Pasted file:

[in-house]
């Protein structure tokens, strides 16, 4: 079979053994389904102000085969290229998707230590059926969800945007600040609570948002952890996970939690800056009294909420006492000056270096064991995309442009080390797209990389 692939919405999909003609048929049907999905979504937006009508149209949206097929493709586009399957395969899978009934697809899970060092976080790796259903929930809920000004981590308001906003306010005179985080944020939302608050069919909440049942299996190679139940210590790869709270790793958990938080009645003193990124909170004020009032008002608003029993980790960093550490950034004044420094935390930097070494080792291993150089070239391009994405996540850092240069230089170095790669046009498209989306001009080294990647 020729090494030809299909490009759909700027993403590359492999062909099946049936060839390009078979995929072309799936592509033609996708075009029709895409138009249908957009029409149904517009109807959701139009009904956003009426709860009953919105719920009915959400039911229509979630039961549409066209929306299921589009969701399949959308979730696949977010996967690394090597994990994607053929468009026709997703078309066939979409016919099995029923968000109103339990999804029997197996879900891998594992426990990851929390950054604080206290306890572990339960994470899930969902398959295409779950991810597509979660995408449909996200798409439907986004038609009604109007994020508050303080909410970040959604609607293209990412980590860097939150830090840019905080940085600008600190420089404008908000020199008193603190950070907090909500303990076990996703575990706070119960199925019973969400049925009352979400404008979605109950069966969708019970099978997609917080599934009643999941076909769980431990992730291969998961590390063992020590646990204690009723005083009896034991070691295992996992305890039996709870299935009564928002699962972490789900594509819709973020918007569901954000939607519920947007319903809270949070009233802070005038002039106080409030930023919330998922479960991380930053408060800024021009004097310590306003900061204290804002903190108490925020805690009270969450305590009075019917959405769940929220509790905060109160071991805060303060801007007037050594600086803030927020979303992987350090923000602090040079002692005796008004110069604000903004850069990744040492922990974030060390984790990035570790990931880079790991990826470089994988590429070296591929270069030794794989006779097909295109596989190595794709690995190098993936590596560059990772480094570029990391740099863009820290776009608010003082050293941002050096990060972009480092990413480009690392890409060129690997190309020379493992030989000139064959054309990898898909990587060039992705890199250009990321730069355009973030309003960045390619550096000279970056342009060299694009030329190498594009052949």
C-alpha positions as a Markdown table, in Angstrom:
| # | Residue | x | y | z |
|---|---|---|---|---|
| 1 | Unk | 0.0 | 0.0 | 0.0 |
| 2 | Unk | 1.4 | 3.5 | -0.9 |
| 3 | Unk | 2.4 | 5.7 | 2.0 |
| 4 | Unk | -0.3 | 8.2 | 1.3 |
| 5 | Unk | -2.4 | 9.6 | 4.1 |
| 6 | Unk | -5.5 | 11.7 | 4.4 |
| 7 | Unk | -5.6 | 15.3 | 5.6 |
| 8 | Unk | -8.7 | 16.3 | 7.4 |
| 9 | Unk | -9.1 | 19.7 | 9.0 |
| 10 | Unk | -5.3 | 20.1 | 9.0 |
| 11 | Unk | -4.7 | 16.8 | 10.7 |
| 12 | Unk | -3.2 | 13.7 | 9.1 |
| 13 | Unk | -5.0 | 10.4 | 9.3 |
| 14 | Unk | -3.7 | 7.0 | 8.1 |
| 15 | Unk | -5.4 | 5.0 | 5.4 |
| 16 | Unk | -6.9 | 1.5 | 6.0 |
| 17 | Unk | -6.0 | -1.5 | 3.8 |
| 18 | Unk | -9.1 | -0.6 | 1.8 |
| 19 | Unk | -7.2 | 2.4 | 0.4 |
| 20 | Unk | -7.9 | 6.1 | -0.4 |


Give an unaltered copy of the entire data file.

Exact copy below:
[in-house]
């Protein structure tokens, strides 16, 4: 079979053994389904102000085969290229998707230590059926969800945007600040609570948002952890996970939690800056009294909420006492000056270096064991995309442009080390797209990389 692939919405999909003609048929049907999905979504937006009508149209949206097929493709586009399957395969899978009934697809899970060092976080790796259903929930809920000004981590308001906003306010005179985080944020939302608050069919909440049942299996190679139940210590790869709270790793958990938080009645003193990124909170004020009032008002608003029993980790960093550490950034004044420094935390930097070494080792291993150089070239391009994405996540850092240069230089170095790669046009498209989306001009080294990647 020729090494030809299909490009759909700027993403590359492999062909099946049936060839390009078979995929072309799936592509033609996708075009029709895409138009249908957009029409149904517009109807959701139009009904956003009426709860009953919105719920009915959400039911229509979630039961549409066209929306299921589009969701399949959308979730696949977010996967690394090597994990994607053929468009026709997703078309066939979409016919099995029923968000109103339990999804029997197996879900891998594992426990990851929390950054604080206290306890572990339960994470899930969902398959295409779950991810597509979660995408449909996200798409439907986004038609009604109007994020508050303080909410970040959604609607293209990412980590860097939150830090840019905080940085600008600190420089404008908000020199008193603190950070907090909500303990076990996703575990706070119960199925019973969400049925009352979400404008979605109950069966969708019970099978997609917080599934009643999941076909769980431990992730291969998961590390063992020590646990204690009723005083009896034991070691295992996992305890039996709870299935009564928002699962972490789900594509819709973020918007569901954000939607519920947007319903809270949070009233802070005038002039106080409030930023919330998922479960991380930053408060800024021009004097310590306003900061204290804002903190108490925020805690009270969450305590009075019917959405769940929220509790905060109160071991805060303060801007007037050594600086803030927020979303992987350090923000602090040079002692005796008004110069604000903004850069990744040492922990974030060390984790990035570790990931880079790991990826470089994988590429070296591929270069030794794989006779097909295109596989190595794709690995190098993936590596560059990772480094570029990391740099863009820290776009608010003082050293941002050096990060972009480092990413480009690392890409060129690997190309020379493992030989000139064959054309990898898909990587060039992705890199250009990321730069355009973030309003960045390619550096000279970056342009060299694009030329190498594009052949």
C-alpha positions as a Markdown table, in Angstrom:
| # | Residue | x | y | z |
|---|---|---|---|---|
| 1 | Unk | 0.0 | 0.0 | 0.0 |
| 2 | Unk | 1.4 | 3.5 | -0.9 |
| 3 | Unk | 2.4 | 5.7 | 2.0 |
| 4 | Unk | -0.3 | 8.2 | 1.3 |
| 5 | Unk | -2.4 | 9.6 | 4.1 |
| 6 | Unk | -5.5 | 11.7 | 4.4 |
| 7 | Unk | -5.6 | 15.3 | 5.6 |
| 8 | Unk | -8.7 | 16.3 | 7.4 |
| 9 | Unk | -9.1 | 19.7 | 9.0 |
| 10 | Unk | -5.3 | 20.1 | 9.0 |
| 11 | Unk | -4.7 | 16.8 | 10.7 |
| 12 | Unk | -3.2 | 13.7 | 9.1 |
| 13 | Unk | -5.0 | 10.4 | 9.3 |
| 14 | Unk | -3.7 | 7.0 | 8.1 |
| 15 | Unk | -5.4 | 5.0 | 5.4 |
| 16 | Unk | -6.9 | 1.5 | 6.0 |
| 17 | Unk | -6.0 | -1.5 | 3.8 |
| 18 | Unk | -9.1 | -0.6 | 1.8 |
| 19 | Unk | -7.2 | 2.4 | 0.4 |
| 20 | Unk | -7.9 | 6.1 | -0.4 |